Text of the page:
The problem lies in that Touch seems to have worked backward from getting to that point, rushing its setup so that very few character actions resonate plausibly. Not much effort is spent in establishing how, why or to what end Jake developed such an incredible gift, yet both Martin and Clea, two rational adults seem to buy so readily into the idea that Jake has explicitly mapped out the future in his complex writings. Martin desperately wishes to connect with Jake, and understandably so, but I couldn’t quite bridge the gap between that desire and Martin hurtling toward a Grand Central payphone at 3:18, with no plausible idea of what, if anything might occur at that time. By the same token, it seems entirely contrived that Simon Plimpton’s lost cell phone would travel around the world from character to character, touching lives for no other conceivable reason other than the writer wills it so. Forgive my cynicism, but if a stranger on the other end of a cell phone across the world purports to be a suicide bomber having second thoughts, I’m not sure that ‘I love Chris Rock too!’or ‘I’ll buy you an oven!’would be among my conceivable reactions. Heroes suffered from unreliable character motivations as well, so if Touch can reign in a few of its more extenuating reaches it’ll have far less trouble developing strong character dynamics over time.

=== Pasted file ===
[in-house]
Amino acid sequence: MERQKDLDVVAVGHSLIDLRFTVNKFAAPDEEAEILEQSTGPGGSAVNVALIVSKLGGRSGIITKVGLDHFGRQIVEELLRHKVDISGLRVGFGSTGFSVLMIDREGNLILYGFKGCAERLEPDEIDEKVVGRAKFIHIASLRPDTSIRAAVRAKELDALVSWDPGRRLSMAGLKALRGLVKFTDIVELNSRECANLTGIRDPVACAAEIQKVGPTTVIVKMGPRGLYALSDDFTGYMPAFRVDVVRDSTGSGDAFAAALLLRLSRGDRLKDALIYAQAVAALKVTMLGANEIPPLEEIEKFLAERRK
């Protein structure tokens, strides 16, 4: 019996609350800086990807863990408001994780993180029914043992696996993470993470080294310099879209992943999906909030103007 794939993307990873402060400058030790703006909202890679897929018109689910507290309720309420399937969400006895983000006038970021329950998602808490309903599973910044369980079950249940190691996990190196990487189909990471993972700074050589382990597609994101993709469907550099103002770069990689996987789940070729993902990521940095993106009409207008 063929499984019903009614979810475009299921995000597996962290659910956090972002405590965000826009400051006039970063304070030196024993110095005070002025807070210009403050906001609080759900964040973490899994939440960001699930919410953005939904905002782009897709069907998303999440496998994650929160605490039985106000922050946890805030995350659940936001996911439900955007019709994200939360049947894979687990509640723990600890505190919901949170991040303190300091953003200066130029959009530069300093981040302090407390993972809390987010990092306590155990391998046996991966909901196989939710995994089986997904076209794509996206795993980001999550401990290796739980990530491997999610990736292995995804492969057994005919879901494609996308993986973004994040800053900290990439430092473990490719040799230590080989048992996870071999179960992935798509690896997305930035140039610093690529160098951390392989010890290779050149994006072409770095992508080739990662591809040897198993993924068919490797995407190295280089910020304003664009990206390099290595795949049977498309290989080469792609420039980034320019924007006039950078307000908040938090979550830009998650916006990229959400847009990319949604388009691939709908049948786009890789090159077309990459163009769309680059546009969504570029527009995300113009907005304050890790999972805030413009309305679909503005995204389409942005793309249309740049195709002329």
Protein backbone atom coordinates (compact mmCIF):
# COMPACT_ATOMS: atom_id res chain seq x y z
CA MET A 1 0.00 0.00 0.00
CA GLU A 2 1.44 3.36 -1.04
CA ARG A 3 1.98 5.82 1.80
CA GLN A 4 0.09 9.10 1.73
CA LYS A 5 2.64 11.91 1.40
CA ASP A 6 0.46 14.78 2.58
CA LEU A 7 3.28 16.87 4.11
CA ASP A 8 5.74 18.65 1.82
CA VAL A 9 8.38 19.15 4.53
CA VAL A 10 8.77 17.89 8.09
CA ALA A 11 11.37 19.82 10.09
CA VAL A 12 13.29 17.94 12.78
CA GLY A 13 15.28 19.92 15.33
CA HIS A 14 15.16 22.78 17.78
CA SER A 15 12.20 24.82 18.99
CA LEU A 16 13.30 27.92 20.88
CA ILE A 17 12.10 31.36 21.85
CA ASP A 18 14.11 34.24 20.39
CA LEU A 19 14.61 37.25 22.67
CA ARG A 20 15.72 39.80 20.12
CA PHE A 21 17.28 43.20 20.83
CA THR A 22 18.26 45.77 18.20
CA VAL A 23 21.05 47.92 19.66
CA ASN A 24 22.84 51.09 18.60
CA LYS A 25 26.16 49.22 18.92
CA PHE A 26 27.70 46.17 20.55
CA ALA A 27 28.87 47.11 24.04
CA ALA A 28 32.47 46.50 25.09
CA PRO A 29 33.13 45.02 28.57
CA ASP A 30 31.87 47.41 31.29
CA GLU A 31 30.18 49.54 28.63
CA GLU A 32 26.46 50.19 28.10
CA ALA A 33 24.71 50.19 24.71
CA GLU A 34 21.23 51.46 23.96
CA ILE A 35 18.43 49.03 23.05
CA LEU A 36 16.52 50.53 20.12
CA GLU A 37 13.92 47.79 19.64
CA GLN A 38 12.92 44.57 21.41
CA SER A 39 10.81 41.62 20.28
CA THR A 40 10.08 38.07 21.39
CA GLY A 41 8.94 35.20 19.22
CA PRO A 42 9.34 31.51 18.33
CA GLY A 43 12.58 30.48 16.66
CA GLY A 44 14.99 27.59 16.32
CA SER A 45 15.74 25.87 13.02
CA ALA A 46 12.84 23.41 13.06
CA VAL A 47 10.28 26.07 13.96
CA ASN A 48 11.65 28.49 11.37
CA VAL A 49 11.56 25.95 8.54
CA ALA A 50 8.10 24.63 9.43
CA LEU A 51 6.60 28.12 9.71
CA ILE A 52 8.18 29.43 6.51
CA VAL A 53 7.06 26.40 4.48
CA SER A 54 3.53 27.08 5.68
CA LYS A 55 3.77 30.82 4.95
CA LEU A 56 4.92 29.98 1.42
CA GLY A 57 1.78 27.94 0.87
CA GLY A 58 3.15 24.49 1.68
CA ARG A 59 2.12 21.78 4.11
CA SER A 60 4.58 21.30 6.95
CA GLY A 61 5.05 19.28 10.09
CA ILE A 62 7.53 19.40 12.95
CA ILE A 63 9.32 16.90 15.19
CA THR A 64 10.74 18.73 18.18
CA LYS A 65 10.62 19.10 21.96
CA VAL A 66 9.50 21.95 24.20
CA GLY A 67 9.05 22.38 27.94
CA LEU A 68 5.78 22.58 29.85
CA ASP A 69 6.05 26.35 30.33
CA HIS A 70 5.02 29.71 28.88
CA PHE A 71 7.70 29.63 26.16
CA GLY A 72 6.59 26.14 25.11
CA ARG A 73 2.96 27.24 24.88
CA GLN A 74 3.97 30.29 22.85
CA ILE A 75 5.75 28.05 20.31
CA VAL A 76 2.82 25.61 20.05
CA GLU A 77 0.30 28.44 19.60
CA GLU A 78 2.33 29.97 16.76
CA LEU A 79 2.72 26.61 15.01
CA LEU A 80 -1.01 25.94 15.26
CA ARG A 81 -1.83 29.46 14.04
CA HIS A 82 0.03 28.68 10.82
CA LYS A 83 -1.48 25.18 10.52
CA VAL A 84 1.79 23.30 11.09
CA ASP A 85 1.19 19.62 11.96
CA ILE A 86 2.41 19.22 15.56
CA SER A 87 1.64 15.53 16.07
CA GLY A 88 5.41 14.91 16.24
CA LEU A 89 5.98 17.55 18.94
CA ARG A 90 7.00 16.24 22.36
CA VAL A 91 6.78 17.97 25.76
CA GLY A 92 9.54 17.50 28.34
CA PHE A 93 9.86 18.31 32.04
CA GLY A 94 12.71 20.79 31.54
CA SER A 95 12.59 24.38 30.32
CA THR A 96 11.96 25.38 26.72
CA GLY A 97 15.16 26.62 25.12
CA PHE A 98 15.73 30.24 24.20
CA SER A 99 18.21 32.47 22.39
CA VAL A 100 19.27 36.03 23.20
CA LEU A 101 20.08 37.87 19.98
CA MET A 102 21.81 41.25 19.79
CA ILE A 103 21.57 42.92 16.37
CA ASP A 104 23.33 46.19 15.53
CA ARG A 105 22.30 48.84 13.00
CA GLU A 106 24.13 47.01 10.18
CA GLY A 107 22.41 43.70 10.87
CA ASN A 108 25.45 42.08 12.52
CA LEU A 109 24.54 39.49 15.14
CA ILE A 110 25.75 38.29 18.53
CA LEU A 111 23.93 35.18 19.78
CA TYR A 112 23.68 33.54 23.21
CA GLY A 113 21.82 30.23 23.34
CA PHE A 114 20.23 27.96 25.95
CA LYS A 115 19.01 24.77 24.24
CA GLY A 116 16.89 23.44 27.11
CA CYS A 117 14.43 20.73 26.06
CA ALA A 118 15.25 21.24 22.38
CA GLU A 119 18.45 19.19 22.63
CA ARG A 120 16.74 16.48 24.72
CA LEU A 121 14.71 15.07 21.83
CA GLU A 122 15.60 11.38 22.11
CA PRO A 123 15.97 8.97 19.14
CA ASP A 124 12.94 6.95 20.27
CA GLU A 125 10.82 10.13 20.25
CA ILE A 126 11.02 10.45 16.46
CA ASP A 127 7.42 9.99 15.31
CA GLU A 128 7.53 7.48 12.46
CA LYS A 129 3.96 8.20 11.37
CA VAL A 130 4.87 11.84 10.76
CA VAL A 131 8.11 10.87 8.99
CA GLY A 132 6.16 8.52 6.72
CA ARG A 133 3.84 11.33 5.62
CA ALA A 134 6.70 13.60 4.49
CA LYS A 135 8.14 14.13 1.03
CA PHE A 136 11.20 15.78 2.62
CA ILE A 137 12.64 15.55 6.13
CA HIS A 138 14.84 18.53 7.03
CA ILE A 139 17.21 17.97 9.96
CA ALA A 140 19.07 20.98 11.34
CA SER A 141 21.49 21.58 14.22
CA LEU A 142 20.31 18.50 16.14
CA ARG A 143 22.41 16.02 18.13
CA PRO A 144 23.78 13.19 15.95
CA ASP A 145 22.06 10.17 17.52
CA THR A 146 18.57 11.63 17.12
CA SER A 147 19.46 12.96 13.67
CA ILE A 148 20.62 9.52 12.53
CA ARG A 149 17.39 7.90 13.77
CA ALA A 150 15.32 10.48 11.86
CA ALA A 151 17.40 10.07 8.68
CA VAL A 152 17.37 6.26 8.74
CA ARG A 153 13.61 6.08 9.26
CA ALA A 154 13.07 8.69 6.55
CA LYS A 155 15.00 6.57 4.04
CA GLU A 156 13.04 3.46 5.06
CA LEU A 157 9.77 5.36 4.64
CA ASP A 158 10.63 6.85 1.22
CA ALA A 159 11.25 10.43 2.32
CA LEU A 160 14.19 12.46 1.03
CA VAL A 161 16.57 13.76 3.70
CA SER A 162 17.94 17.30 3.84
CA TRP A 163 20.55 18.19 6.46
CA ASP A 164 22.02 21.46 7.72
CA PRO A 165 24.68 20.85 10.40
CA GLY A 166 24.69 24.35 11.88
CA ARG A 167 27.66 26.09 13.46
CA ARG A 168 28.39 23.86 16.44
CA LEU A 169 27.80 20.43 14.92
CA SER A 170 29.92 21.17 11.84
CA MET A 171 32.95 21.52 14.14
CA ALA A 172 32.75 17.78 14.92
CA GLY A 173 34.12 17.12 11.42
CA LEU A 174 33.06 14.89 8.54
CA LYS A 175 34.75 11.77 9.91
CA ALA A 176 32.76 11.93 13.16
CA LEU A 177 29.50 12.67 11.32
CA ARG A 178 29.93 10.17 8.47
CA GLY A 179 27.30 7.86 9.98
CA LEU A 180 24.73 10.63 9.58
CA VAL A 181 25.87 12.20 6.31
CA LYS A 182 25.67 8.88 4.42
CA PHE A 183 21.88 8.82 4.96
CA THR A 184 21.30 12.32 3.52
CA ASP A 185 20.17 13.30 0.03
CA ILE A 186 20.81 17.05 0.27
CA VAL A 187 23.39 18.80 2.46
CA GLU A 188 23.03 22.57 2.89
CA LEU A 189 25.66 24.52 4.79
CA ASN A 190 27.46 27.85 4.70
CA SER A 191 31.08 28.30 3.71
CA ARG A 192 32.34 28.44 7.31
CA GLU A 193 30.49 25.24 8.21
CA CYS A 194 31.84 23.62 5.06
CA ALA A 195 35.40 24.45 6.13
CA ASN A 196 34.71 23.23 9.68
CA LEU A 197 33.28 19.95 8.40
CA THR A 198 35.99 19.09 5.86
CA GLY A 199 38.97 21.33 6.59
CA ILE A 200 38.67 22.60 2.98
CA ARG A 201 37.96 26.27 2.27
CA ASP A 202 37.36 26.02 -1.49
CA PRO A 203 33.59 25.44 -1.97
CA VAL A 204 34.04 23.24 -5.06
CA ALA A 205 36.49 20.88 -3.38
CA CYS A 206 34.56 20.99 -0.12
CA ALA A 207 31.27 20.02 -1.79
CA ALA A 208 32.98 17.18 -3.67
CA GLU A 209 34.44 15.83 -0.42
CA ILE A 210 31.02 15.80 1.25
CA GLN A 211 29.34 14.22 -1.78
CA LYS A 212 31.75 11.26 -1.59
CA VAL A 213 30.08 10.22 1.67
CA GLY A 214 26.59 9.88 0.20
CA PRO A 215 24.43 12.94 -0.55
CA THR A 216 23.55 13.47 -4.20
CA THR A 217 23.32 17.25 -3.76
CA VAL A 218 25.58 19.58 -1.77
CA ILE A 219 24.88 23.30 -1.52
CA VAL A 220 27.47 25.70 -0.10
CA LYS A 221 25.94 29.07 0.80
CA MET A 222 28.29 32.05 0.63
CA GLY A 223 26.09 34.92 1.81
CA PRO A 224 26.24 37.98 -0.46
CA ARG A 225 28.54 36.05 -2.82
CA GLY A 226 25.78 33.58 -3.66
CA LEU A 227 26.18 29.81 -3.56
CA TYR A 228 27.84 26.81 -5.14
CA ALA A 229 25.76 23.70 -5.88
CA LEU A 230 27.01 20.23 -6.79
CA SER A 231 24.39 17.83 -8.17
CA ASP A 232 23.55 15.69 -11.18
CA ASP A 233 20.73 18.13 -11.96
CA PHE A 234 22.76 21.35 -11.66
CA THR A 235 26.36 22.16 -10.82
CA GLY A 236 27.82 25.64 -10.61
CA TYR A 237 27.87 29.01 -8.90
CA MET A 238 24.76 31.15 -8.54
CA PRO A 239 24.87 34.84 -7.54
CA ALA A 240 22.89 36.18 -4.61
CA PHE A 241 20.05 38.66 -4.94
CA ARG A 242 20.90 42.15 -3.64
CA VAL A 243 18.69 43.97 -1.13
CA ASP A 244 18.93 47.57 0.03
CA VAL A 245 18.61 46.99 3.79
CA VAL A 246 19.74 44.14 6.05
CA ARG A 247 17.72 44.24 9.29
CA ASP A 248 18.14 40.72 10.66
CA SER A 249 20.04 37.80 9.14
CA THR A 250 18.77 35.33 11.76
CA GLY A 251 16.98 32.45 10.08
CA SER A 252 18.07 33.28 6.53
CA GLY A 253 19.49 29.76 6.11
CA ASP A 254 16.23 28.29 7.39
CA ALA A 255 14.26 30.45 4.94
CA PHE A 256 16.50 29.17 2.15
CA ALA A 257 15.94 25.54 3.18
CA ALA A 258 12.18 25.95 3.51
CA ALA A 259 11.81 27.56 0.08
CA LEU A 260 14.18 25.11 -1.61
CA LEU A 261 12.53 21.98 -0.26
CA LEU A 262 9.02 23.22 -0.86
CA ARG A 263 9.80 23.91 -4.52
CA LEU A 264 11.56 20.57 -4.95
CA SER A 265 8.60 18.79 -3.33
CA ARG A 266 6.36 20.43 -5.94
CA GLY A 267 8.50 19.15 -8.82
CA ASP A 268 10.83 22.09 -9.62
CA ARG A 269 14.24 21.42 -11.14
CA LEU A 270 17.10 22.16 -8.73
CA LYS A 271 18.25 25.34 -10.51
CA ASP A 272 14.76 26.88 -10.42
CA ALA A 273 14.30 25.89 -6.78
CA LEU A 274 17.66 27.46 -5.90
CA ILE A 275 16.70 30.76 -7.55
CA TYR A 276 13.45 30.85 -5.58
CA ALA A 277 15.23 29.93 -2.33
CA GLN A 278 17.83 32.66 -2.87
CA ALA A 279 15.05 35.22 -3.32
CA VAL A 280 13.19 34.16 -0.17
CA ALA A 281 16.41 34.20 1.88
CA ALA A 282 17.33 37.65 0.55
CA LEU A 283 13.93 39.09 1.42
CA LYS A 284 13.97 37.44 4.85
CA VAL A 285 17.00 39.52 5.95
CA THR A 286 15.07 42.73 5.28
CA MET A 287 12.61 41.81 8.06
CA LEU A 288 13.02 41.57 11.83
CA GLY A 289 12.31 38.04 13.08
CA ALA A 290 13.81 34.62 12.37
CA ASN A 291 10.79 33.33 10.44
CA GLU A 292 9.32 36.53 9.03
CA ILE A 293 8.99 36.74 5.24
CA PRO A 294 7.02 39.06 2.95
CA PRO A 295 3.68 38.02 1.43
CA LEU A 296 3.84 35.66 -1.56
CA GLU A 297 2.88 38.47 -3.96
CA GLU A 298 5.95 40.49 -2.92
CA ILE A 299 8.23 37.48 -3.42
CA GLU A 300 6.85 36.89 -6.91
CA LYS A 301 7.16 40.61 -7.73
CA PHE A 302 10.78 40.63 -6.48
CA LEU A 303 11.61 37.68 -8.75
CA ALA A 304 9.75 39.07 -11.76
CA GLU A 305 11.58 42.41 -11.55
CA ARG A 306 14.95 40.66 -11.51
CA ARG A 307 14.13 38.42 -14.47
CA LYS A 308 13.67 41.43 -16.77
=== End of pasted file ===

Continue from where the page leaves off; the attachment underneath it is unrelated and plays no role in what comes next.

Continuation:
Admittedly, I’m not entirely sold on Kiefer Sutherland in the role of Martin Bohm either. I made mention earlier of unfamiliarity with 24 working to my advantage, even if some of Martin’s more tense moments do feel distinctly Jack Bauer-esque. Rather, I found it difficult to see Kiefer’s Martin accessibly, almost too angry or intense of a portrayal to convey the sheer wonder at what his son Jake represents. With time however, the character could soften a bit. There’s a strong effort to paint Martin as an everyman having drifted from job to job, and humbled by his wife’s death in 9/11, but I can’t help wondering if someone a little gentler might have made Touch‘s more fantastic elements more empathetic.